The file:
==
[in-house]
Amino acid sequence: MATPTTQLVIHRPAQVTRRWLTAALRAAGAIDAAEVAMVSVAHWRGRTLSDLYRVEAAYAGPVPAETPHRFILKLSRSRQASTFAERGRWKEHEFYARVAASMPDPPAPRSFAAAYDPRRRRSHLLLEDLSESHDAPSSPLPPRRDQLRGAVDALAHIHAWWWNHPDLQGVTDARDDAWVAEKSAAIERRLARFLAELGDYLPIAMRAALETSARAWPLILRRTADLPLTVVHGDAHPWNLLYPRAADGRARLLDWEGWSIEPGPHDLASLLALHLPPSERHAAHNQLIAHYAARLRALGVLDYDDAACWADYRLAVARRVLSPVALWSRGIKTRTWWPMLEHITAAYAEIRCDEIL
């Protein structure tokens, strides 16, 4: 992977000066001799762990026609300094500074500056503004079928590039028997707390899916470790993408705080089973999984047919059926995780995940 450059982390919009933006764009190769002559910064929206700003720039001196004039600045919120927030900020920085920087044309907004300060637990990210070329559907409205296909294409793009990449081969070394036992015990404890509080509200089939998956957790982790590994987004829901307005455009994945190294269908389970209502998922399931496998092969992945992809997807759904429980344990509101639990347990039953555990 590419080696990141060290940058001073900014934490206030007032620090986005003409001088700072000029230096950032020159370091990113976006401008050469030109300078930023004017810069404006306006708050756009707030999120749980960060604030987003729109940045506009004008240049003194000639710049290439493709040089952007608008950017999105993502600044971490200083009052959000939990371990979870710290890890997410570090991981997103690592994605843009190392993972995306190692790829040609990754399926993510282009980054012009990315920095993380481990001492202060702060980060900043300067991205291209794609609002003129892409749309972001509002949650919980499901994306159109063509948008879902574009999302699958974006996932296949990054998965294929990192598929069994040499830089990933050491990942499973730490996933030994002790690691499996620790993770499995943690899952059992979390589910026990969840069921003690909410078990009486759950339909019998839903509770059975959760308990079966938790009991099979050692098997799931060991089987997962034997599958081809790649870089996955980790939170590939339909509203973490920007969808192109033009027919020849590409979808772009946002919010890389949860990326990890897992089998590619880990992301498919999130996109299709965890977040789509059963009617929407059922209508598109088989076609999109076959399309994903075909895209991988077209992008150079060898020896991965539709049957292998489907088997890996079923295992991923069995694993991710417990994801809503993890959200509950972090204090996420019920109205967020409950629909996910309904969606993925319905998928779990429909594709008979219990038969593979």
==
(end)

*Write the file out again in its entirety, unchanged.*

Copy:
[in-house]
Amino acid sequence: MATPTTQLVIHRPAQVTRRWLTAALRAAGAIDAAEVAMVSVAHWRGRTLSDLYRVEAAYAGPVPAETPHRFILKLSRSRQASTFAERGRWKEHEFYARVAASMPDPPAPRSFAAAYDPRRRRSHLLLEDLSESHDAPSSPLPPRRDQLRGAVDALAHIHAWWWNHPDLQGVTDARDDAWVAEKSAAIERRLARFLAELGDYLPIAMRAALETSARAWPLILRRTADLPLTVVHGDAHPWNLLYPRAADGRARLLDWEGWSIEPGPHDLASLLALHLPPSERHAAHNQLIAHYAARLRALGVLDYDDAACWADYRLAVARRVLSPVALWSRGIKTRTWWPMLEHITAAYAEIRCDEIL
């Protein structure tokens, strides 16, 4: 992977000066001799762990026609300094500074500056503004079928590039028997707390899916470790993408705080089973999984047919059926995780995940 450059982390919009933006764009190769002559910064929206700003720039001196004039600045919120927030900020920085920087044309907004300060637990990210070329559907409205296909294409793009990449081969070394036992015990404890509080509200089939998956957790982790590994987004829901307005455009994945190294269908389970209502998922399931496998092969992945992809997807759904429980344990509101639990347990039953555990 590419080696990141060290940058001073900014934490206030007032620090986005003409001088700072000029230096950032020159370091990113976006401008050469030109300078930023004017810069404006306006708050756009707030999120749980960060604030987003729109940045506009004008240049003194000639710049290439493709040089952007608008950017999105993502600044971490200083009052959000939990371990979870710290890890997410570090991981997103690592994605843009190392993972995306190692790829040609990754399926993510282009980054012009990315920095993380481990001492202060702060980060900043300067991205291209794609609002003129892409749309972001509002949650919980499901994306159109063509948008879902574009999302699958974006996932296949990054998965294929990192598929069994040499830089990933050491990942499973730490996933030994002790690691499996620790993770499995943690899952059992979390589910026990969840069921003690909410078990009486759950339909019998839903509770059975959760308990079966938790009991099979050692098997799931060991089987997962034997599958081809790649870089996955980790939170590939339909509203973490920007969808192109033009027919020849590409979808772009946002919010890389949860990326990890897992089998590619880990992301498919999130996109299709965890977040789509059963009617929407059922209508598109088989076609999109076959399309994903075909895209991988077209992008150079060898020896991965539709049957292998489907088997890996079923295992991923069995694993991710417990994801809503993890959200509950972090204090996420019920109205967020409950629909996910309904969606993925319905998928779990429909594709008979219990038969593979």